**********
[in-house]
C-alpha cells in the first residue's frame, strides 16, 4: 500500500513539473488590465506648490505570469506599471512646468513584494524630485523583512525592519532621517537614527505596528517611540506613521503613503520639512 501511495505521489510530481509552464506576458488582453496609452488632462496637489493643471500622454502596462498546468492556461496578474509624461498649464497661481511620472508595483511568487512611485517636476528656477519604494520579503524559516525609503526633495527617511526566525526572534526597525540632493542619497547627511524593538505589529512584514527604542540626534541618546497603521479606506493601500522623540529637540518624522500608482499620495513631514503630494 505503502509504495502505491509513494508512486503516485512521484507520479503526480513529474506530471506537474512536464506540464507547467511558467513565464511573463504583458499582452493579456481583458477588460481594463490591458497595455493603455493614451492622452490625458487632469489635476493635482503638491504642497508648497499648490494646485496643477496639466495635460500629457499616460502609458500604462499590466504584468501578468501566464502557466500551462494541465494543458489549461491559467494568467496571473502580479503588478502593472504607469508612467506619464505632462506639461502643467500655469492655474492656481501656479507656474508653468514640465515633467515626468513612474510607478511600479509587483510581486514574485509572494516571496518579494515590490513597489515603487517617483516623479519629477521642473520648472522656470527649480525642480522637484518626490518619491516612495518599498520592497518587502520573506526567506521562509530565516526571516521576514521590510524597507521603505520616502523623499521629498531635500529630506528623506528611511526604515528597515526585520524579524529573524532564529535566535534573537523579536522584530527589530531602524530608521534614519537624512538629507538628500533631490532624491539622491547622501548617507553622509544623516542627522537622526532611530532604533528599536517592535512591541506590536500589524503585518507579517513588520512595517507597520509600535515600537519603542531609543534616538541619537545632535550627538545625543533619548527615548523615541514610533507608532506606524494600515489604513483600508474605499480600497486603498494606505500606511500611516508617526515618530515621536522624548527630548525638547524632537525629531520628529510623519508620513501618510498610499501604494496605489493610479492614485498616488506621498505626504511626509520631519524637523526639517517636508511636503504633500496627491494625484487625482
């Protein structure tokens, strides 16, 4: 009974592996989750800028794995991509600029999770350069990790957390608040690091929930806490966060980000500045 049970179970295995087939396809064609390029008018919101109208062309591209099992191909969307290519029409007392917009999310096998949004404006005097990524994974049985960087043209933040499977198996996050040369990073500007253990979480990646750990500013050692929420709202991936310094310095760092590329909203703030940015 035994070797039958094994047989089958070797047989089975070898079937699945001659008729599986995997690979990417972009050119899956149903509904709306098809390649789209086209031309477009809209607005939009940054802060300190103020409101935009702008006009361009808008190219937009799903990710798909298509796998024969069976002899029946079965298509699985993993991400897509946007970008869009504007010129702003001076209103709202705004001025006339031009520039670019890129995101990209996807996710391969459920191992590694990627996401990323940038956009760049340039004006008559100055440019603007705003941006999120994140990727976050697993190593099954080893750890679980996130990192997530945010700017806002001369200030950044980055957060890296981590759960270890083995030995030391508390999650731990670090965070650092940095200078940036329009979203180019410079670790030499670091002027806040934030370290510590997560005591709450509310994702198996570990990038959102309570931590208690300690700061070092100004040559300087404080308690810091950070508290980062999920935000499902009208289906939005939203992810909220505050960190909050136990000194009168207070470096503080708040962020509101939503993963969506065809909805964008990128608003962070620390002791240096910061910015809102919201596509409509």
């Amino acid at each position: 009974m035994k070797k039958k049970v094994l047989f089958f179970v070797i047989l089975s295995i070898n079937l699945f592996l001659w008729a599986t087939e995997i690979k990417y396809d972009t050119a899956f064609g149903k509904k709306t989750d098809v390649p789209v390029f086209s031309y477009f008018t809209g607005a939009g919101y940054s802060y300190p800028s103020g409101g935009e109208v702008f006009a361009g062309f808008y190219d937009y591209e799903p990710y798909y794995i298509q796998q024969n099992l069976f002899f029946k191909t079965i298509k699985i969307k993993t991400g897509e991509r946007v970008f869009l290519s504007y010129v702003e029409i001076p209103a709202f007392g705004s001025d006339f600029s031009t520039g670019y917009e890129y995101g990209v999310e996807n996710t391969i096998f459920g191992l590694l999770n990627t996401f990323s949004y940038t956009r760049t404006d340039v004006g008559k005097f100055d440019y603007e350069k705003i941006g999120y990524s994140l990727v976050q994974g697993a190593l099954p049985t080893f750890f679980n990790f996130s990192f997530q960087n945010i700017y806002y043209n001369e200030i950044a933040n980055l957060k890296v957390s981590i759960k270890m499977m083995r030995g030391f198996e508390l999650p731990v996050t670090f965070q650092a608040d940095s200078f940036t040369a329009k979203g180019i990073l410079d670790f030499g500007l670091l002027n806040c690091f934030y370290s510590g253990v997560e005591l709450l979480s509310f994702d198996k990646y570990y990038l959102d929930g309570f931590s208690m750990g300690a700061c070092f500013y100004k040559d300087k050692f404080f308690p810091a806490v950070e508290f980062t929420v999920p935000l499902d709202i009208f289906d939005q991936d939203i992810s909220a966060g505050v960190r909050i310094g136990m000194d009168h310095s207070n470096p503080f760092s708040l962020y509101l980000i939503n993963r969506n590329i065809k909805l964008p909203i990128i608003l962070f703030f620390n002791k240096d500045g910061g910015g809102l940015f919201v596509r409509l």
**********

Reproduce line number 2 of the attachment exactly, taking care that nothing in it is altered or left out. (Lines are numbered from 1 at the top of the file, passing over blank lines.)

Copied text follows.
C-alpha cells in the first residue's frame, strides 16, 4: 500500500513539473488590465506648490505570469506599471512646468513584494524630485523583512525592519532621517537614527505596528517611540506613521503613503520639512 501511495505521489510530481509552464506576458488582453496609452488632462496637489493643471500622454502596462498546468492556461496578474509624461498649464497661481511620472508595483511568487512611485517636476528656477519604494520579503524559516525609503526633495527617511526566525526572534526597525540632493542619497547627511524593538505589529512584514527604542540626534541618546497603521479606506493601500522623540529637540518624522500608482499620495513631514503630494 505503502509504495502505491509513494508512486503516485512521484507520479503526480513529474506530471506537474512536464506540464507547467511558467513565464511573463504583458499582452493579456481583458477588460481594463490591458497595455493603455493614451492622452490625458487632469489635476493635482503638491504642497508648497499648490494646485496643477496639466495635460500629457499616460502609458500604462499590466504584468501578468501566464502557466500551462494541465494543458489549461491559467494568467496571473502580479503588478502593472504607469508612467506619464505632462506639461502643467500655469492655474492656481501656479507656474508653468514640465515633467515626468513612474510607478511600479509587483510581486514574485509572494516571496518579494515590490513597489515603487517617483516623479519629477521642473520648472522656470527649480525642480522637484518626490518619491516612495518599498520592497518587502520573506526567506521562509530565516526571516521576514521590510524597507521603505520616502523623499521629498531635500529630506528623506528611511526604515528597515526585520524579524529573524532564529535566535534573537523579536522584530527589530531602524530608521534614519537624512538629507538628500533631490532624491539622491547622501548617507553622509544623516542627522537622526532611530532604533528599536517592535512591541506590536500589524503585518507579517513588520512595517507597520509600535515600537519603542531609543534616538541619537545632535550627538545625543533619548527615548523615541514610533507608532506606524494600515489604513483600508474605499480600497486603498494606505500606511500611516508617526515618530515621536522624548527630548525638547524632537525629531520628529510623519508620513501618510498610499501604494496605489493610479492614485498616488506621498505626504511626509520631519524637523526639517517636508511636503504633500496627491494625484487625482